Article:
My PURE JOY:

This feeling started Wednesday and was sprinkled in through certain hours of the day through Friday evening.  Some might call it a piece of the puzzle and others might call it a switch went off for Cody Rivers and his sudden burst of progress.  We honestly could not keep up and continued to increase his visual learning in therapy by leaps about bounds over that 72 hour period! Actually, we are STILL having to change his programs from one session in the morning to that afternoon session to keep up with the momentum we are enduring.  I love his therapists and thrilled that they are quick to make shifts to respond to Cody’s actions he has been displaying.  Today, we will be implementing a Picture Communication System so we can continue with this growth. BEST part is I was able to capture so much of this growth on video and share it with my family and close friends.

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We all have that person, that one person that is our “go to” when you need advice on therapy options or resources.  Zahra, a childhood friend of mine has been there for me early on before Cody’s diagnosis. I shared his progress with her today and gathering her opinion on a few communication systems and after sending her a few of the videos, she sent this message to me and it stuck with me. A moment that explains so much of what might be happening in the mind of a child with Autism.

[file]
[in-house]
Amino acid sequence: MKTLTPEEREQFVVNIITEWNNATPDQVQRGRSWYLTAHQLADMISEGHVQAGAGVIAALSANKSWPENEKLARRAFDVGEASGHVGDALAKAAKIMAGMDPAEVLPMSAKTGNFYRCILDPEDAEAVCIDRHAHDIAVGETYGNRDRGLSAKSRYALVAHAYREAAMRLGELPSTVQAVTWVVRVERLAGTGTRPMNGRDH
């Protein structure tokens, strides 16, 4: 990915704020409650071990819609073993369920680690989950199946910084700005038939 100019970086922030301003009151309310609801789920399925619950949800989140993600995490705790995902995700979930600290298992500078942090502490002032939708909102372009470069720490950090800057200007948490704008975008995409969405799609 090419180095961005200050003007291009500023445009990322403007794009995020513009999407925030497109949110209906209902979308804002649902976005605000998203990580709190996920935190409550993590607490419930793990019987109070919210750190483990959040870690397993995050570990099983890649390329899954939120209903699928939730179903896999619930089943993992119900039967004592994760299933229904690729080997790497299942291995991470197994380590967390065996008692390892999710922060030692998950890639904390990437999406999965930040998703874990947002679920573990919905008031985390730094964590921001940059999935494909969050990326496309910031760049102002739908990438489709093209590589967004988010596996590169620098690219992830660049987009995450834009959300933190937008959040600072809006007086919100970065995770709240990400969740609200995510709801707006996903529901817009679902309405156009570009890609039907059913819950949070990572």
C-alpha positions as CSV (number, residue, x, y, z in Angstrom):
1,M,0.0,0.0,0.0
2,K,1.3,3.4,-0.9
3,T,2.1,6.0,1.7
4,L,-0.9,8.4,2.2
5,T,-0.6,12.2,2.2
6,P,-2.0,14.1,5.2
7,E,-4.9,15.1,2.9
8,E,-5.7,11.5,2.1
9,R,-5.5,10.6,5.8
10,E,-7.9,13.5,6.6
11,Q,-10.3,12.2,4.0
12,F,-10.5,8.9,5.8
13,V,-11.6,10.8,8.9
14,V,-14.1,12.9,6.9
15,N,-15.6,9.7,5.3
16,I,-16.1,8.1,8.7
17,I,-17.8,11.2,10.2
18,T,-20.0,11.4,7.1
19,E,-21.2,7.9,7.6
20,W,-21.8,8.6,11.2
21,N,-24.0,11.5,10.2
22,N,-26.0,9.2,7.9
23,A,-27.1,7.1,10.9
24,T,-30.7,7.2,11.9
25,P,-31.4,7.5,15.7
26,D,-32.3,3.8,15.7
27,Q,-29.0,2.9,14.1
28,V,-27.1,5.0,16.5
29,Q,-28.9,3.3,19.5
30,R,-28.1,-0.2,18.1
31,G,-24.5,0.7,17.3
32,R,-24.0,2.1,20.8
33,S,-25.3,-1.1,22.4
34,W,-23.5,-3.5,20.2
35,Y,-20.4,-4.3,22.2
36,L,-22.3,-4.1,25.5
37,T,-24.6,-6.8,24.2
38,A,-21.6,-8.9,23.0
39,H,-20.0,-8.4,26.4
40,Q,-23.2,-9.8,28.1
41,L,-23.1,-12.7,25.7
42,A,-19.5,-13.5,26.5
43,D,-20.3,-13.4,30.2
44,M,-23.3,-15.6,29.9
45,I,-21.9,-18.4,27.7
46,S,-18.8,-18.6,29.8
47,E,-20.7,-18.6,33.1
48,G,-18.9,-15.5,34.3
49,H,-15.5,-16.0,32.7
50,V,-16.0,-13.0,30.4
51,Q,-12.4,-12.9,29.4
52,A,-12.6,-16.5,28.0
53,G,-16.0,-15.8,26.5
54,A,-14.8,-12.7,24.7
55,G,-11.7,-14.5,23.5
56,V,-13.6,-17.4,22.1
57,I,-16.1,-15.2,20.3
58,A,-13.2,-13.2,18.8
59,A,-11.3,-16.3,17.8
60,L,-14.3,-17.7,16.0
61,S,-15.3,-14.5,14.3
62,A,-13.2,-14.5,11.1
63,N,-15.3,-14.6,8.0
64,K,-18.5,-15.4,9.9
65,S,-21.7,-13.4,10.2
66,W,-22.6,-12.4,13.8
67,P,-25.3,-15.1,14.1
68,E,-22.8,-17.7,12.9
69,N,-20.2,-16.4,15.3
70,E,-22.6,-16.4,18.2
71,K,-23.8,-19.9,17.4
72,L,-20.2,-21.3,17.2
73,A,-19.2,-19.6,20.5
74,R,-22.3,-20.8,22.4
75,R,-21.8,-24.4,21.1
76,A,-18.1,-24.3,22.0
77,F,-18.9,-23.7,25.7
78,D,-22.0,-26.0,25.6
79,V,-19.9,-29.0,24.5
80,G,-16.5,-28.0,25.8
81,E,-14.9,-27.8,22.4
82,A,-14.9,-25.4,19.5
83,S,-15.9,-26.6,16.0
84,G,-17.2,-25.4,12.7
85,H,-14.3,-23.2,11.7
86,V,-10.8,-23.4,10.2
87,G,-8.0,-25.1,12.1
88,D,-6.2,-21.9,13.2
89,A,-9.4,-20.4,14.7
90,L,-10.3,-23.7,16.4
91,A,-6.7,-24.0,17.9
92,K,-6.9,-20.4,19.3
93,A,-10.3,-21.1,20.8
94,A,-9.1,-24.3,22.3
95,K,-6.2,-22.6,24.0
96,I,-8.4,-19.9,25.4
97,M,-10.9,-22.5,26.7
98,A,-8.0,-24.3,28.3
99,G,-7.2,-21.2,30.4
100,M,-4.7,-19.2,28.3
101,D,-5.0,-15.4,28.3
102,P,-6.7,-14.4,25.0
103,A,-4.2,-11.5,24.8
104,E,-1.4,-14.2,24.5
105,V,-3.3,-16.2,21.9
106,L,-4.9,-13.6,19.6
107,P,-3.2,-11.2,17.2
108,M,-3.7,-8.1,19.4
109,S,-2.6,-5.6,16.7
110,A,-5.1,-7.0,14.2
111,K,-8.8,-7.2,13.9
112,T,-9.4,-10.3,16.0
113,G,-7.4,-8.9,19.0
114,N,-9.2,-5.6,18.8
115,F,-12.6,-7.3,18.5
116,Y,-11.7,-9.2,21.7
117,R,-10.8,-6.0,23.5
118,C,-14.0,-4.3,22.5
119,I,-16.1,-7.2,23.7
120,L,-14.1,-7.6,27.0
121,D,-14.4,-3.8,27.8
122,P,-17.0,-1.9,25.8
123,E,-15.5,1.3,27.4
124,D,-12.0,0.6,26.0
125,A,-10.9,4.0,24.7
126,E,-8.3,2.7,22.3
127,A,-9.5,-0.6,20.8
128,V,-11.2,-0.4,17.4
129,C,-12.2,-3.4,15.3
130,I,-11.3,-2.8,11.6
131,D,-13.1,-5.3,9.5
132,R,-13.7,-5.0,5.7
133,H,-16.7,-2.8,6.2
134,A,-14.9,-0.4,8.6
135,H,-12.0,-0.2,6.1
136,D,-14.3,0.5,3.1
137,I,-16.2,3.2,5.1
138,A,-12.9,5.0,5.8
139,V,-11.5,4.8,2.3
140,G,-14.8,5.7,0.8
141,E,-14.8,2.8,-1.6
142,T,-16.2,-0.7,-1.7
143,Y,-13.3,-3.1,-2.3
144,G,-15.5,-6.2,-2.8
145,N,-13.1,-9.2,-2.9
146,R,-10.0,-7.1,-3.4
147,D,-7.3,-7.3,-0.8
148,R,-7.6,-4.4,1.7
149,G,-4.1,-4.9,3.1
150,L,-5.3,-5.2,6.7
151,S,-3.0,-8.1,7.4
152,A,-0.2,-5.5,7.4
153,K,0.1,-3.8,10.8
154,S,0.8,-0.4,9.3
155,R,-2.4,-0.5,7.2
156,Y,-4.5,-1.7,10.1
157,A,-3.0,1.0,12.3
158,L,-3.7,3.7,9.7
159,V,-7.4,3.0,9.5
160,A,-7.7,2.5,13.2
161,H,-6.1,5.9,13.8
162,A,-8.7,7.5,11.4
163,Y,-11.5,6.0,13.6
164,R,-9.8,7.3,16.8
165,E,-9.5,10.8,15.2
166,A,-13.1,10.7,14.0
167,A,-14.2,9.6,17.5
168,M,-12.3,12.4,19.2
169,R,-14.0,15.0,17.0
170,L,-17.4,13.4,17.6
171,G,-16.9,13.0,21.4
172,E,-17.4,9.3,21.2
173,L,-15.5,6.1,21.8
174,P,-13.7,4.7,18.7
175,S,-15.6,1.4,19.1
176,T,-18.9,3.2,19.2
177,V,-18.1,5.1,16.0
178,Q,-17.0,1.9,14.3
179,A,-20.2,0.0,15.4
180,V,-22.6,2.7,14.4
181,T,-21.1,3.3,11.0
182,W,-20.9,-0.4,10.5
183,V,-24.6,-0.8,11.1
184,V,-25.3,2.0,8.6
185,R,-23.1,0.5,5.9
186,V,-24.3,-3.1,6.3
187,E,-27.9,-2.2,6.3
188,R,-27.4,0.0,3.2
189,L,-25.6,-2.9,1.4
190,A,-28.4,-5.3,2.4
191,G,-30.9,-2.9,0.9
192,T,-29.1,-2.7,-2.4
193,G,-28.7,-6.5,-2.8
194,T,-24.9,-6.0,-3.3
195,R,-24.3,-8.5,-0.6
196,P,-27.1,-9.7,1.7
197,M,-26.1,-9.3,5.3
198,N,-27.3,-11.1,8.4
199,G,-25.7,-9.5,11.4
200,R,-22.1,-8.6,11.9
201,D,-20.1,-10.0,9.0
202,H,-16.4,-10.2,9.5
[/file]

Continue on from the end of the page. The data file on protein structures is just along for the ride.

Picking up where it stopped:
She said, “It shows that Cody could simply not process auditory information without the visual aids. He is there. He understands everything. He just heard static and adding a visual to the auditory, he’ll be like, “Oh!! Of course!!! So THAT’S what they were saying!!”

THIS IS EXACTLY WHAT I BELIEVE HAPPENED LAST WEEK.  Zahra gets its and has lived it and truly has the knowledge and love to share with other Mom’s like me.  I am blessed to call her a friend.  So, I am holding onto hope that this continues to build and there will come a day in the near future where Cody will be able to express his own feelings to us. How amazing will that be for me to know when he is happy or sad?

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Think about this quote:

“Life can be like a roller coaster with its ups and downs. What matters is whether you are keeping your eyes open or closed during the ride and who is next to you.”

― Ana Ortega

Always learn from all your experiences whether they are make you pissed, bring you joy or give you worry.

rollercoaster